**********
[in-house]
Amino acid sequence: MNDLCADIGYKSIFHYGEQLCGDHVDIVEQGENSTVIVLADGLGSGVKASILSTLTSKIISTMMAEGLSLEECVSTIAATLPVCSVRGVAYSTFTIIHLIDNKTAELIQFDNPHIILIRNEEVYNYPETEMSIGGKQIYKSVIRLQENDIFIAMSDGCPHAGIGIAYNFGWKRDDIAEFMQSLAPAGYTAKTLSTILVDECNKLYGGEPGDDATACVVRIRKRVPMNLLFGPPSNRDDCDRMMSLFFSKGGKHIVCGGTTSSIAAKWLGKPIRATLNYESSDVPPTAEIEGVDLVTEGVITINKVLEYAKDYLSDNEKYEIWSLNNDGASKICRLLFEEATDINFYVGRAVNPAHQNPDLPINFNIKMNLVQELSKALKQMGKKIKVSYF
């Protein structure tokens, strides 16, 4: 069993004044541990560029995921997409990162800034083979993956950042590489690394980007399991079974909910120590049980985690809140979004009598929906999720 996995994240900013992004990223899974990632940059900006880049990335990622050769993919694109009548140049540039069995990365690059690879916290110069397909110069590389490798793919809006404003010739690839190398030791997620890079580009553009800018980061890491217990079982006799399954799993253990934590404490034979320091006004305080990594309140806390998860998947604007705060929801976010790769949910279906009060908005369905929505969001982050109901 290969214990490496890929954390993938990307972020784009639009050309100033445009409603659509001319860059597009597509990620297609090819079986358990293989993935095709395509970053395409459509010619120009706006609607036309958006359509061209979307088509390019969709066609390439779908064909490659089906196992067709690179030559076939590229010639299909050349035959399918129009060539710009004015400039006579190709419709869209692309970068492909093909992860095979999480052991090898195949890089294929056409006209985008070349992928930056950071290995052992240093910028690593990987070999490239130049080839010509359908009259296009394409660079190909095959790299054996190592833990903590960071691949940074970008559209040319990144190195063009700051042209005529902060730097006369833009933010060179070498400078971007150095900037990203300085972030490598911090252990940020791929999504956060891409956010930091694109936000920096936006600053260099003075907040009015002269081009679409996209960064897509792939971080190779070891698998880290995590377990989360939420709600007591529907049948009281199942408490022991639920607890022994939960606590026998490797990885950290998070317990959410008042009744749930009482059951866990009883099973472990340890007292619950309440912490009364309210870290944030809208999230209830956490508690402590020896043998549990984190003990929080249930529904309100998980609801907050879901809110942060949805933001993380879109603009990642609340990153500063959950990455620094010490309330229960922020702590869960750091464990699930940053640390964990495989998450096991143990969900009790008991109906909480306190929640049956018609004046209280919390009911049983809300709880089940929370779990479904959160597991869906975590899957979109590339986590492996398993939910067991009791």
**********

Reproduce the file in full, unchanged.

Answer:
[in-house]
Amino acid sequence: MNDLCADIGYKSIFHYGEQLCGDHVDIVEQGENSTVIVLADGLGSGVKASILSTLTSKIISTMMAEGLSLEECVSTIAATLPVCSVRGVAYSTFTIIHLIDNKTAELIQFDNPHIILIRNEEVYNYPETEMSIGGKQIYKSVIRLQENDIFIAMSDGCPHAGIGIAYNFGWKRDDIAEFMQSLAPAGYTAKTLSTILVDECNKLYGGEPGDDATACVVRIRKRVPMNLLFGPPSNRDDCDRMMSLFFSKGGKHIVCGGTTSSIAAKWLGKPIRATLNYESSDVPPTAEIEGVDLVTEGVITINKVLEYAKDYLSDNEKYEIWSLNNDGASKICRLLFEEATDINFYVGRAVNPAHQNPDLPINFNIKMNLVQELSKALKQMGKKIKVSYF
């Protein structure tokens, strides 16, 4: 069993004044541990560029995921997409990162800034083979993956950042590489690394980007399991079974909910120590049980985690809140979004009598929906999720 996995994240900013992004990223899974990632940059900006880049990335990622050769993919694109009548140049540039069995990365690059690879916290110069397909110069590389490798793919809006404003010739690839190398030791997620890079580009553009800018980061890491217990079982006799399954799993253990934590404490034979320091006004305080990594309140806390998860998947604007705060929801976010790769949910279906009060908005369905929505969001982050109901 290969214990490496890929954390993938990307972020784009639009050309100033445009409603659509001319860059597009597509990620297609090819079986358990293989993935095709395509970053395409459509010619120009706006609607036309958006359509061209979307088509390019969709066609390439779908064909490659089906196992067709690179030559076939590229010639299909050349035959399918129009060539710009004015400039006579190709419709869209692309970068492909093909992860095979999480052991090898195949890089294929056409006209985008070349992928930056950071290995052992240093910028690593990987070999490239130049080839010509359908009259296009394409660079190909095959790299054996190592833990903590960071691949940074970008559209040319990144190195063009700051042209005529902060730097006369833009933010060179070498400078971007150095900037990203300085972030490598911090252990940020791929999504956060891409956010930091694109936000920096936006600053260099003075907040009015002269081009679409996209960064897509792939971080190779070891698998880290995590377990989360939420709600007591529907049948009281199942408490022991639920607890022994939960606590026998490797990885950290998070317990959410008042009744749930009482059951866990009883099973472990340890007292619950309440912490009364309210870290944030809208999230209830956490508690402590020896043998549990984190003990929080249930529904309100998980609801907050879901809110942060949805933001993380879109603009990642609340990153500063959950990455620094010490309330229960922020702590869960750091464990699930940053640390964990495989998450096991143990969900009790008991109906909480306190929640049956018609004046209280919390009911049983809300709880089940929370779990479904959160597991869906975590899957979109590339986590492996398993939910067991009791």